The May/June 2012 issue of Touchstone is now available online in its entirety to subscribers, and a number of articles are available for reading at www.touchstonemag.com. Featured on the cover of this issue is The Soul of Liberty by Hunter Baker.
Calls for Freedom, Democracy & Secularism End Up with None of the Above
by Hunter Baker
You can find a lot of interesting things on Twitter packaged in pithy statements of no more than 140 characters each. Some of you may recall that in the aftermath of the 2009 election in Iran, a number of protesters claimed that the government had tampered with the results to stay in power. Twitter was a key channel they used both to express their outrage and to receive support from sympathetic Westerners, many of whom shaded their profile pictures green as a sign of solidarity. I happened upon a number of short statements from students in Iran who asked for “Freedom, Democracy, and Secularism!”
Having studied the history of the West and paid particular attention to the question of religion and politics, this combination of concepts struck me as odd. But it obviously resonates with many Iranian students, who repeatedly use the Internet to call for this combination of political ideals. I find it again and again. They seem to believe it is the formula.
But do these three concepts belong together?
Also online from May/June 2012:
Thomas Howard on What We Used to Know vs. What We Know Now
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As I try to form my prayers here, I recall that he is the one who “covereth the heaven with clouds, and prepareth rain for the earth; and maketh the grass to grow upon the mountains, and herb for the use of men: Who giveth fodder unto the cattle: and feedeth the young ravens that call upon him.” If that picture has any rag of validity, as the patriarchs, prophets, and psalmists seemed to suppose, then what can one say but Benedicite, omnia opera Domini Domino—Bless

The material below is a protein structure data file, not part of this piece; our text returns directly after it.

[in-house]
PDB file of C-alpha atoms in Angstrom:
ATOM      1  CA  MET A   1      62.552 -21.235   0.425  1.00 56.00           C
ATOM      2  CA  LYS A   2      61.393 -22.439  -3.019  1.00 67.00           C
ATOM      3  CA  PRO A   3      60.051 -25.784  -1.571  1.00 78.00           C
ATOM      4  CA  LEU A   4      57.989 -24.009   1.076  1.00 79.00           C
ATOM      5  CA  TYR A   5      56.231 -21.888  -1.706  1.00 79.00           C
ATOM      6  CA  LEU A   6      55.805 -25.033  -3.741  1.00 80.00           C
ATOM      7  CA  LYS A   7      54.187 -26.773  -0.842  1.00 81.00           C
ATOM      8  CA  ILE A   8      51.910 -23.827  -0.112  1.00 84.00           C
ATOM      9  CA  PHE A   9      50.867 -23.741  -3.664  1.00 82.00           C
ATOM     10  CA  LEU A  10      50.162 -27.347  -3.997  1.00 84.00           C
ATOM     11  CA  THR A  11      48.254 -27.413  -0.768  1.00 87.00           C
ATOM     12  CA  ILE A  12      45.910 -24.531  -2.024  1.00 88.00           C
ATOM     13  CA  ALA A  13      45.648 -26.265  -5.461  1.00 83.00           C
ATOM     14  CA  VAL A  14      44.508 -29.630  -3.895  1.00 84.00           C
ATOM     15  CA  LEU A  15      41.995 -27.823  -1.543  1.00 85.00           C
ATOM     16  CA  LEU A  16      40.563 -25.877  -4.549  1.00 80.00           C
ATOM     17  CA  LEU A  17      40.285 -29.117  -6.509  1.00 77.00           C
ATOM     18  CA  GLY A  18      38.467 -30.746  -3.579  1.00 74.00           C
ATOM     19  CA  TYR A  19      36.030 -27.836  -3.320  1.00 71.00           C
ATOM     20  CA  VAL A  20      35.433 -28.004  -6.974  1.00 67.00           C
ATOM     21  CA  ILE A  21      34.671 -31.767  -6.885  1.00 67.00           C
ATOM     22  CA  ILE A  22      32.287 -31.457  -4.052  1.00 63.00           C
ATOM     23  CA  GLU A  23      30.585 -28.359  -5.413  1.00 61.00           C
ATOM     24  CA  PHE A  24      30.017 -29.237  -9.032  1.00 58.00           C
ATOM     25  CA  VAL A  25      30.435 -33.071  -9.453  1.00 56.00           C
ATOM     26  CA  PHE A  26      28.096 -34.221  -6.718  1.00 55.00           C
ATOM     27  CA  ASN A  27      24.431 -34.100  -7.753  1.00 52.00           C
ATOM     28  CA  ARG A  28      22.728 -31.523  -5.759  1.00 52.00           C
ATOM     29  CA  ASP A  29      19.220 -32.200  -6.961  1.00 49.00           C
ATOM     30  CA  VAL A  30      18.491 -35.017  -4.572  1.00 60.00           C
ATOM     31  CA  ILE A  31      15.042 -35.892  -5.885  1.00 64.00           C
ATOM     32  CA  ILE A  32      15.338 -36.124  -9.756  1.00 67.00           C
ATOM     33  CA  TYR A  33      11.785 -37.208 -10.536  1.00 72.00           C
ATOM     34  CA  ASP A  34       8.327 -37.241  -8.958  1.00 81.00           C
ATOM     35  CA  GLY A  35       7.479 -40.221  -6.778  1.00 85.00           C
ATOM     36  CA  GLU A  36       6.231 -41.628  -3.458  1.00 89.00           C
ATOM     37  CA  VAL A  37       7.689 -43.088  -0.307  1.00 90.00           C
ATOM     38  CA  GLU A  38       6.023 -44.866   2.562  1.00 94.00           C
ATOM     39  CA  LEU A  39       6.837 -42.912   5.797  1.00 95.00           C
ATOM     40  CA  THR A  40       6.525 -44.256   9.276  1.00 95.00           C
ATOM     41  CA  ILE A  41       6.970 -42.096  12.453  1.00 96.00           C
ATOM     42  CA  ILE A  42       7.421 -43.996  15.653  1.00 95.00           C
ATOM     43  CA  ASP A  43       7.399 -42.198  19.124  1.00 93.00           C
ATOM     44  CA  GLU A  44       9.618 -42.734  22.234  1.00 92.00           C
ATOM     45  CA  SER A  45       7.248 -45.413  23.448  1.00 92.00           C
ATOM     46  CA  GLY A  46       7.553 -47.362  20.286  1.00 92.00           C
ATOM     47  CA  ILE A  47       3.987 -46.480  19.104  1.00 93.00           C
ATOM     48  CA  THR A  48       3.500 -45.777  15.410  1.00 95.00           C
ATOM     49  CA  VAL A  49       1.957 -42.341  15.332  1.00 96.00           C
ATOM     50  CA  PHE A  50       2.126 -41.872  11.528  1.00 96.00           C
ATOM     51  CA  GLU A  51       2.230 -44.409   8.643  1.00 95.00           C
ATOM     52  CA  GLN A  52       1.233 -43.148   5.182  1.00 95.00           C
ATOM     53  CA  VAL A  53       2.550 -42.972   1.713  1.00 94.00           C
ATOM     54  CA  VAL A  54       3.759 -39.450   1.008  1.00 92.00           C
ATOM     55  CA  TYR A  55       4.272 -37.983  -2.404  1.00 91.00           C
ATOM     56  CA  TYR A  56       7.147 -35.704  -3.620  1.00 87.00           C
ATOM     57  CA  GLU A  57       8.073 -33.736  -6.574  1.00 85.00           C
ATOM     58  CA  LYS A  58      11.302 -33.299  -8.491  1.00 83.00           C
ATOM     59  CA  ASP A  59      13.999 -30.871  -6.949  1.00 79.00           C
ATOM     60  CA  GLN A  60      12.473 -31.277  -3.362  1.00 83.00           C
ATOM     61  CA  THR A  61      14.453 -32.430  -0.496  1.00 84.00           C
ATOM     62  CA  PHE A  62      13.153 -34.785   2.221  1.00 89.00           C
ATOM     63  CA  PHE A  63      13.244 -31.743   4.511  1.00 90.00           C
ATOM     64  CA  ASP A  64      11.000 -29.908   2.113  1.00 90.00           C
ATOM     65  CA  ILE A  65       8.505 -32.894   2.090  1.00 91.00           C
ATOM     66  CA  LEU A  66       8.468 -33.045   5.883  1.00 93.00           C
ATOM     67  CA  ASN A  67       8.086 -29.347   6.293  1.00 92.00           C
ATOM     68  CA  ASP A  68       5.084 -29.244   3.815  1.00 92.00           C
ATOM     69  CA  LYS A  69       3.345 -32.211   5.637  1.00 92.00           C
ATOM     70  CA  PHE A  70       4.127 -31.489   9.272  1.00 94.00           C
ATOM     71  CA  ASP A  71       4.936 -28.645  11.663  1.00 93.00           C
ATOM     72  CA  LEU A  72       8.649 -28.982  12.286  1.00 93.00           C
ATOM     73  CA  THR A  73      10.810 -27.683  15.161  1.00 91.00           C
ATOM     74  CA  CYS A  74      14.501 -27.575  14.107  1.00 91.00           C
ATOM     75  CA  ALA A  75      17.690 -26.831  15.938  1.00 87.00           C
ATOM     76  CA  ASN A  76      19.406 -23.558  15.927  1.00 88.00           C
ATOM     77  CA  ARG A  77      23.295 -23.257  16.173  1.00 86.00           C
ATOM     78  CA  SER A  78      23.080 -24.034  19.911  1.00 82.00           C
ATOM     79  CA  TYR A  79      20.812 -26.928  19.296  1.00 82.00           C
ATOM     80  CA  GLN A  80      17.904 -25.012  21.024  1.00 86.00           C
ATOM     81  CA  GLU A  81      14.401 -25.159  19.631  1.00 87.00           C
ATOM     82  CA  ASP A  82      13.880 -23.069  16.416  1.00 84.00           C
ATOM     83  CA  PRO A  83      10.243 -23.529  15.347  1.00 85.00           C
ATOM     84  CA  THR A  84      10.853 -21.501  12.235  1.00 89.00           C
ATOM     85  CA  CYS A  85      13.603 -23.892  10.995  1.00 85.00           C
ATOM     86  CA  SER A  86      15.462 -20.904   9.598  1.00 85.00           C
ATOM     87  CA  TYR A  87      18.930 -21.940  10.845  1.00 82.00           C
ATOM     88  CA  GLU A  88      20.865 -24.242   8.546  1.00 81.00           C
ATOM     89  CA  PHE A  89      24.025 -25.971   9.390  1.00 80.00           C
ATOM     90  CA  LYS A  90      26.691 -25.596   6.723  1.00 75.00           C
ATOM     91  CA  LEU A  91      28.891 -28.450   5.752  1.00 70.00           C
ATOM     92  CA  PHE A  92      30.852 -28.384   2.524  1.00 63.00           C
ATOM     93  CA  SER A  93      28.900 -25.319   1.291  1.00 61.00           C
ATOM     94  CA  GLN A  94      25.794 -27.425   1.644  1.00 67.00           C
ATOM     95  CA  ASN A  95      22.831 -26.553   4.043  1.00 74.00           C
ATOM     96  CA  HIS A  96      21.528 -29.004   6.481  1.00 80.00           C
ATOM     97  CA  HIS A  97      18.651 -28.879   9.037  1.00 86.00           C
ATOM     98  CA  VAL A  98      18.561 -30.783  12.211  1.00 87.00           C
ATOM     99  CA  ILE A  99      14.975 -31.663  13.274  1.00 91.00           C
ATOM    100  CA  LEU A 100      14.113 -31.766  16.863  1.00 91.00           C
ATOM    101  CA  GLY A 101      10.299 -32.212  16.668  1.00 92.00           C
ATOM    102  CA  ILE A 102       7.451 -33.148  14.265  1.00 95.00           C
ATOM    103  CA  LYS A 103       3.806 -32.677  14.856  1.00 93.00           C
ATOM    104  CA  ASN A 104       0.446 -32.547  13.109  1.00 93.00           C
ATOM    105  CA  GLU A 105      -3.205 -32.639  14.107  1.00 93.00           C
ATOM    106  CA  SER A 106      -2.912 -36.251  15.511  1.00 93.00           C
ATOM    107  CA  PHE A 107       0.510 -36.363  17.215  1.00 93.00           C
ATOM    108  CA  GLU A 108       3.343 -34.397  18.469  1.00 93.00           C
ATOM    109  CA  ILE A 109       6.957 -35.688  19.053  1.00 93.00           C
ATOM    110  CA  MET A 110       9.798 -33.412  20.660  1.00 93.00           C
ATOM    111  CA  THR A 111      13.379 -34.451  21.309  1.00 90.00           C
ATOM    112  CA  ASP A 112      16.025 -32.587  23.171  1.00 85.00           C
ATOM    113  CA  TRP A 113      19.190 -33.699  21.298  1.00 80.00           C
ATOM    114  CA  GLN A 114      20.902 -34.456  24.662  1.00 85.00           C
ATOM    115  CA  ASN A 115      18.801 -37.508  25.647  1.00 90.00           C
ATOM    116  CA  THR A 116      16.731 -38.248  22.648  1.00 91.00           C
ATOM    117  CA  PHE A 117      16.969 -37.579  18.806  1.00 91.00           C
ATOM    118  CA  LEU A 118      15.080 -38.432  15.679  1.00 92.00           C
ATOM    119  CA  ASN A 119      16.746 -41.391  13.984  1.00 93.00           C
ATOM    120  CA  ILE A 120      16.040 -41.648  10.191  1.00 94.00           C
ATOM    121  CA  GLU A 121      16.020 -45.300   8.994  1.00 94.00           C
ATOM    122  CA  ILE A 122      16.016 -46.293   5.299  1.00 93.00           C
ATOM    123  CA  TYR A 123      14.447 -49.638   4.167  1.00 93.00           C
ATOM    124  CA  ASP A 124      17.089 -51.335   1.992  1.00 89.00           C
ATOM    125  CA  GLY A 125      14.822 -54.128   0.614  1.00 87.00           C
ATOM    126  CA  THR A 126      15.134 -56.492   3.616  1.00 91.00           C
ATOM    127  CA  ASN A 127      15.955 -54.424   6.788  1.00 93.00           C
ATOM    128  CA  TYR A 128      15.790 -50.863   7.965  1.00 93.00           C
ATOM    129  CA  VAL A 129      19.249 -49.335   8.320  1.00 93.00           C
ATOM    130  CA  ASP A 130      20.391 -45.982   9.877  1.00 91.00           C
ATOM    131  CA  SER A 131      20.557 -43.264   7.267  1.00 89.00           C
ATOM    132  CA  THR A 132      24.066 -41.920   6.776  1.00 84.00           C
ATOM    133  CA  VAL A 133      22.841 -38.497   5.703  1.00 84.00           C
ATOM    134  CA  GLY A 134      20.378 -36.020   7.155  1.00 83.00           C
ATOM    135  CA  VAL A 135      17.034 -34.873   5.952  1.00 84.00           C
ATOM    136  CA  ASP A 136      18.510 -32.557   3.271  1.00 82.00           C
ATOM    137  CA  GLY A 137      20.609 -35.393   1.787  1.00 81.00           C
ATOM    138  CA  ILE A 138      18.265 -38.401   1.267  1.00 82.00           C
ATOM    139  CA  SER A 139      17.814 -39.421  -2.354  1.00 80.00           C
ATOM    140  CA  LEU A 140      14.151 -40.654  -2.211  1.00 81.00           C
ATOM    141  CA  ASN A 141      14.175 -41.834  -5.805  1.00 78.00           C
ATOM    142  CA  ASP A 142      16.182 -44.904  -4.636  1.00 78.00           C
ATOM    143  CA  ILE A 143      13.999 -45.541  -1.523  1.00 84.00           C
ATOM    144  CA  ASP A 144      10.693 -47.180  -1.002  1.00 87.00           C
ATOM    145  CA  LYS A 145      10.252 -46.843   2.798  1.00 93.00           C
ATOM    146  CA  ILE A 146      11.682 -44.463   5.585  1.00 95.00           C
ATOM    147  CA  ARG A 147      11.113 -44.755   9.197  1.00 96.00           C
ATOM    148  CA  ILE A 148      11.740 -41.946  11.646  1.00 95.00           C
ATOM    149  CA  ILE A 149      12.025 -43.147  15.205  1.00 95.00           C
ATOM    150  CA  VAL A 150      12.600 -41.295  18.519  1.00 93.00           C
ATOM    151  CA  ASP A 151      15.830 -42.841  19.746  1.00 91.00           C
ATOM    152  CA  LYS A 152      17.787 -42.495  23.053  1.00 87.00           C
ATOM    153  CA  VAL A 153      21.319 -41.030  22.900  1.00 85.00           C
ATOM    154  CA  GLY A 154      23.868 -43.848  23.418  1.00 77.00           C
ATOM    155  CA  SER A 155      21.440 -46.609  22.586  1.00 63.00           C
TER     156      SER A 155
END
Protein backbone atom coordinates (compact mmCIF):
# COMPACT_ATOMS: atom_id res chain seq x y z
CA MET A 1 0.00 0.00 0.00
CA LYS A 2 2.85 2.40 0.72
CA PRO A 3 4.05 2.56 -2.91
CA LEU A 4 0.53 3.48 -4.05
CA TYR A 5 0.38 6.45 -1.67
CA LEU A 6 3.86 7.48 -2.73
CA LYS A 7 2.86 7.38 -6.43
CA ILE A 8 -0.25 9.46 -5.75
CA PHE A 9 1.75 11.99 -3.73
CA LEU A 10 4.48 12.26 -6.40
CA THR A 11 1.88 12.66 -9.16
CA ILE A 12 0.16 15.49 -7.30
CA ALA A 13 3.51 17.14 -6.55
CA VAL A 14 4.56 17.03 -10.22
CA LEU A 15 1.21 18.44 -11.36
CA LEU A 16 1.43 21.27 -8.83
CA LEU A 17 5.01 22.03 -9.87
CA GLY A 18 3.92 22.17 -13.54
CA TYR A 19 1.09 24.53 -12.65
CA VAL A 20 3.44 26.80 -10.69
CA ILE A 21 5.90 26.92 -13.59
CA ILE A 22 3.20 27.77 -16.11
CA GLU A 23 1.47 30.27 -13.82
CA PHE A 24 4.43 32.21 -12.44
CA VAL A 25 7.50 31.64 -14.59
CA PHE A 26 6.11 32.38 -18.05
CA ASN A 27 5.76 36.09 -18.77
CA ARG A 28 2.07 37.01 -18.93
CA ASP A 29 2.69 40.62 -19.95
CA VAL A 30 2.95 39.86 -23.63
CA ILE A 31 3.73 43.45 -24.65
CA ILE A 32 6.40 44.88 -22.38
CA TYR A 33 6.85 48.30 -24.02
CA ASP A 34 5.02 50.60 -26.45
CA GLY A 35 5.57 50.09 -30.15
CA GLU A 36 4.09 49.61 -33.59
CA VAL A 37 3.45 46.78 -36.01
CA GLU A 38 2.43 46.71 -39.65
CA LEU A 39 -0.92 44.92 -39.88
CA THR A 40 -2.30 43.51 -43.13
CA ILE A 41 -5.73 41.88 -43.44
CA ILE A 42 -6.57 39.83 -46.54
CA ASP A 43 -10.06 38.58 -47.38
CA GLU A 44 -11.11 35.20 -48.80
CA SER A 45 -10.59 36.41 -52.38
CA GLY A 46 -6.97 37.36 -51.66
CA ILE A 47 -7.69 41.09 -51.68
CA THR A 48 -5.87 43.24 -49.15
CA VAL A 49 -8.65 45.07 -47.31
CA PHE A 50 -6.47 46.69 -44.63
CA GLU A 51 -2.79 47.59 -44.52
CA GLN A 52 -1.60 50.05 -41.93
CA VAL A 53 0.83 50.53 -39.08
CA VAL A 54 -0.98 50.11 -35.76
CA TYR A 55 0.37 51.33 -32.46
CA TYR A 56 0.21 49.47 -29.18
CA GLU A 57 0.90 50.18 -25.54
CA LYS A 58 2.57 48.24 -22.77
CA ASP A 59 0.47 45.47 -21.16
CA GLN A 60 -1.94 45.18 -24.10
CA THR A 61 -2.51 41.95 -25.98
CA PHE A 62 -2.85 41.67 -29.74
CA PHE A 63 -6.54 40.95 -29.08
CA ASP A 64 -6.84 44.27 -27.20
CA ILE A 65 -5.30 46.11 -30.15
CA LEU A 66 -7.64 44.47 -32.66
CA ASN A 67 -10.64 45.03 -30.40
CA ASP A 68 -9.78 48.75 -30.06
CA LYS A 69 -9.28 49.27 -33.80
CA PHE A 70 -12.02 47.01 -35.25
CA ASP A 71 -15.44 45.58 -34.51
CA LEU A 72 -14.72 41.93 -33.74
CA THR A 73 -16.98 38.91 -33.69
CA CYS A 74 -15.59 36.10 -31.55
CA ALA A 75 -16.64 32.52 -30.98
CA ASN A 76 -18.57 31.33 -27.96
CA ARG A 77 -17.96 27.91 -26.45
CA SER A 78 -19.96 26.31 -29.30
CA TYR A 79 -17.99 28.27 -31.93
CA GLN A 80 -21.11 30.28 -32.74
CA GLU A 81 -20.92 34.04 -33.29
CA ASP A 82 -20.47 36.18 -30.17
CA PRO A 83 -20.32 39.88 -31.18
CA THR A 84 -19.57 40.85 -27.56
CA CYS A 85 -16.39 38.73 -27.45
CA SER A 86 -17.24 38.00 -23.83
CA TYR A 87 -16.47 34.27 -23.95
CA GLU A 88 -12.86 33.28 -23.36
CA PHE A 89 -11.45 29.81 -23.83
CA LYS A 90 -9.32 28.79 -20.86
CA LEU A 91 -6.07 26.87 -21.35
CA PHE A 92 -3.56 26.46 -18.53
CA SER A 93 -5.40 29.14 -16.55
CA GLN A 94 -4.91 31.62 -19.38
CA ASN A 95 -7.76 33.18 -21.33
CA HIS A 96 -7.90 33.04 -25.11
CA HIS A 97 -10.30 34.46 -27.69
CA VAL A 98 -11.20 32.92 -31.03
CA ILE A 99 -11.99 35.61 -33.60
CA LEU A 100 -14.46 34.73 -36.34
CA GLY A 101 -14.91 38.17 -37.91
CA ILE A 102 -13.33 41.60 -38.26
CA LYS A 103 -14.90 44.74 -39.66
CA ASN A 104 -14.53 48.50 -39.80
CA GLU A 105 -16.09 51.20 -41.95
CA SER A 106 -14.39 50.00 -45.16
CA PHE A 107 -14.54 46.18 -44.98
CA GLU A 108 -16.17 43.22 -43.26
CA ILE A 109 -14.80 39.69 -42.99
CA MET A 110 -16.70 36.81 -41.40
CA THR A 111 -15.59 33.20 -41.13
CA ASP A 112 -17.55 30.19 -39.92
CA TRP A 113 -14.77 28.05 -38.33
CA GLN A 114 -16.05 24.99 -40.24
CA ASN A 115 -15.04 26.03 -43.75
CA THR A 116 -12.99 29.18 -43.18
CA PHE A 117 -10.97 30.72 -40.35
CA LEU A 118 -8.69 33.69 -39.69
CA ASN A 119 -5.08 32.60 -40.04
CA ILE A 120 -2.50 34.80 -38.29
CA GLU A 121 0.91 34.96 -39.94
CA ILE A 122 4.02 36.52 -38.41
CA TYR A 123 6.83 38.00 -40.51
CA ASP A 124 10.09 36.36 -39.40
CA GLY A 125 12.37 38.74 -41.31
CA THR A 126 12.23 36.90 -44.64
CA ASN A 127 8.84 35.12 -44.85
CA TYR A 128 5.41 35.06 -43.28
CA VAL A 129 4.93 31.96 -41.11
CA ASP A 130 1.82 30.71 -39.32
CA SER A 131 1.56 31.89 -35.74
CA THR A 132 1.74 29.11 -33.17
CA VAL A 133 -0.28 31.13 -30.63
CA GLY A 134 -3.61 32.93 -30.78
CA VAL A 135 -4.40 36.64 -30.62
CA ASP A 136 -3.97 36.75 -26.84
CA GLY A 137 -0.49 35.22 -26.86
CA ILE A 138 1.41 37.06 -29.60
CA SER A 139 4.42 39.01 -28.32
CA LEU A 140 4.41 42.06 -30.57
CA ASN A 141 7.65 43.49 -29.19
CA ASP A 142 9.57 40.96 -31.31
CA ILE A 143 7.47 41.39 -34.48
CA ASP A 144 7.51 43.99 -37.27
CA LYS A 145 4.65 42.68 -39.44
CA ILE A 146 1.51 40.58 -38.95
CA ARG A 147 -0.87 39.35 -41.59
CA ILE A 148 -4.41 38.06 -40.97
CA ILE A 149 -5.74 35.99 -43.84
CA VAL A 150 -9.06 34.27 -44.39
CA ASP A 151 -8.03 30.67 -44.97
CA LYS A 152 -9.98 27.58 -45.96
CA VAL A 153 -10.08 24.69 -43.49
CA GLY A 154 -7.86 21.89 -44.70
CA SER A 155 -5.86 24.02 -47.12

Herein lies the rub for us who live in the post-Baconian-Cartesian-Kantian epoch. Does God do all that? Surely the works of the Lord don’t in any sense “bless” him. That’s just (“just”) poetry. Primitive Hebrew zeal. The Pathetic Fallacy. All of those things, we say, are merely programmed by “Nature,” which gets on with its own strange agenda.
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A Thousand Words
Leonardo da Vinci’s Vitruvian Man
by Mary Elizabeth Podles
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Leonardo’s Man is more than just a well-proportioned dude. If God is a mathematician, and man conforms to the symmetries of God’s ideal forms, is man not a reflection of that divine perfection? An image, in small, of the harmonies and symmetries of the universe? A microcosm of the greater cosmos?
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